Born: February 1, 1944 Died: December 23, 2000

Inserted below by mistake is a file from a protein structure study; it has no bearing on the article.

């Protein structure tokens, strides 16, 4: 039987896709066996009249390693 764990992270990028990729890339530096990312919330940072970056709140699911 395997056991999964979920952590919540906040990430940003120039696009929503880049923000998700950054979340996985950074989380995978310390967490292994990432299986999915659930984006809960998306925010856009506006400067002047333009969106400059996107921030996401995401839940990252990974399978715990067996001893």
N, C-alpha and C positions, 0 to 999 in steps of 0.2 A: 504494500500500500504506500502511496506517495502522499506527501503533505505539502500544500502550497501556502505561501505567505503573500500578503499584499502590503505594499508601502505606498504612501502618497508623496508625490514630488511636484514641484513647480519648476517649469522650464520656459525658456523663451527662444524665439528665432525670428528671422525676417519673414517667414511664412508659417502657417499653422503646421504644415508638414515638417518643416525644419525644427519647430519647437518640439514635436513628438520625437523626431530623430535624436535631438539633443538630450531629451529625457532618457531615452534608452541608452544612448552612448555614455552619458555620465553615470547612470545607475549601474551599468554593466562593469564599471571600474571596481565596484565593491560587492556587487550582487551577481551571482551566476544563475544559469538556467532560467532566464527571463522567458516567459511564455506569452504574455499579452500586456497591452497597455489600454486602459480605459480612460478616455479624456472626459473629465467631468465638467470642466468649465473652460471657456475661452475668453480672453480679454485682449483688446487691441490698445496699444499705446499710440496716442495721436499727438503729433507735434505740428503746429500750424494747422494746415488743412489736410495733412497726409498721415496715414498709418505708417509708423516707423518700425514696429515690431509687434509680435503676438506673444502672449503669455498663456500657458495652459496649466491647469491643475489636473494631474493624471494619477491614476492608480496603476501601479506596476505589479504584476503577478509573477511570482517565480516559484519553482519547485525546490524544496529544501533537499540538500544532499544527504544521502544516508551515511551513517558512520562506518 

Haugland was among his generation's most-noted bassos, with a voice somewhere between basso cantante and basso profondo and the power and stamina for even the most demanding Wagnerian roles. Though he specialized in Wagner, he enjoyed great success in Russian roles as well and has occasionally appeared in other German operas (most notably as Baron Ochs in Der Rosenkavalier) and Italian operas, as well as creating the role of the Commander in Ruder's The Handmaid's Tale. He began singing early with the Copenhagen Boys' Choir, though when he entered Copenhagen University, he studied medicine as well as singing. He made his opera debut at the Den Norske Opera in 1968 as Brewer in Martinu's The Comedy on the Bridge and in 1973, he first appeared at the Royal Danish Opera, beginning a long-term association with that house. In 1975, he made his debut in England at Covent Garden as Hunding in Wagner's Die Walküre. His United States debut was at the St. Louis Opera Theater as Boris Godunov in 1979. Two years later, he made his debut at La Scala as King Mark in Wagner's Tristan und Isolde and his 1983 Bayreuth Festival debut as Hagen in Die Götterdämmerung. His premature death interrupted an ever-expanding repertoire, as he continued to add roles ranging from Gianni Schicchi to King Saul in Nielsen's Saul and David to Wozzeck, as well as creating new roles such as the Commander (2000) and Jason in Liebermann's The Acquittal of Medea (1995).